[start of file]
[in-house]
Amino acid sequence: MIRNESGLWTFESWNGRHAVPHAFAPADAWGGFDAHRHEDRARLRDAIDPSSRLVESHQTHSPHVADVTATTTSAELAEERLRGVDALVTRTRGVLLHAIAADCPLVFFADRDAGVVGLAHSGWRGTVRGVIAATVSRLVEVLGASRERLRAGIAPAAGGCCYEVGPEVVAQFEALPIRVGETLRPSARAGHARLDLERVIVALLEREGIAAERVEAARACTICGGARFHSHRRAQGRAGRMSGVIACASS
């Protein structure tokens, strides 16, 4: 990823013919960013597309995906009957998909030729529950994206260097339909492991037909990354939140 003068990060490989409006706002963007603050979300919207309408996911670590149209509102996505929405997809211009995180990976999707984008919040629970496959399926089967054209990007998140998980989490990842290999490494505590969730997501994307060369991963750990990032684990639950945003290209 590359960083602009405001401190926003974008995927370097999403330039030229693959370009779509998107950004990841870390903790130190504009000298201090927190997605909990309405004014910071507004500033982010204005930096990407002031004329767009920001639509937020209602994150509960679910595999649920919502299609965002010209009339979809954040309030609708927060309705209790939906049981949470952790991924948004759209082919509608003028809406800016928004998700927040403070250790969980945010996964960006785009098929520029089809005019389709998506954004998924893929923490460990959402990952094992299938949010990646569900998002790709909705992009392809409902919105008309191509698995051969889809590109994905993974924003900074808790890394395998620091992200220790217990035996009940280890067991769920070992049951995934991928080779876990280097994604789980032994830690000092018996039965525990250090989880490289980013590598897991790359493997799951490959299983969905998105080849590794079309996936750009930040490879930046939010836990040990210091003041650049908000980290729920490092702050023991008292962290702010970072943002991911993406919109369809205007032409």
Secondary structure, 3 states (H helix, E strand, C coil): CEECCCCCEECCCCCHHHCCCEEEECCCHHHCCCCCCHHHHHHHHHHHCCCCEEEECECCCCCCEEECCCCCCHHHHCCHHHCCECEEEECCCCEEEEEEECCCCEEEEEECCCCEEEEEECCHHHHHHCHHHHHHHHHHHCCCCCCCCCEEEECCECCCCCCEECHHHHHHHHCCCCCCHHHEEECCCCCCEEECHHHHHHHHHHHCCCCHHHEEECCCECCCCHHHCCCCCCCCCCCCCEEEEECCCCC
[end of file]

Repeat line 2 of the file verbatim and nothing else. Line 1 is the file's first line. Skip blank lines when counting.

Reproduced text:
Amino acid sequence: MIRNESGLWTFESWNGRHAVPHAFAPADAWGGFDAHRHEDRARLRDAIDPSSRLVESHQTHSPHVADVTATTTSAELAEERLRGVDALVTRTRGVLLHAIAADCPLVFFADRDAGVVGLAHSGWRGTVRGVIAATVSRLVEVLGASRERLRAGIAPAAGGCCYEVGPEVVAQFEALPIRVGETLRPSARAGHARLDLERVIVALLEREGIAAERVEAARACTICGGARFHSHRRAQGRAGRMSGVIACASS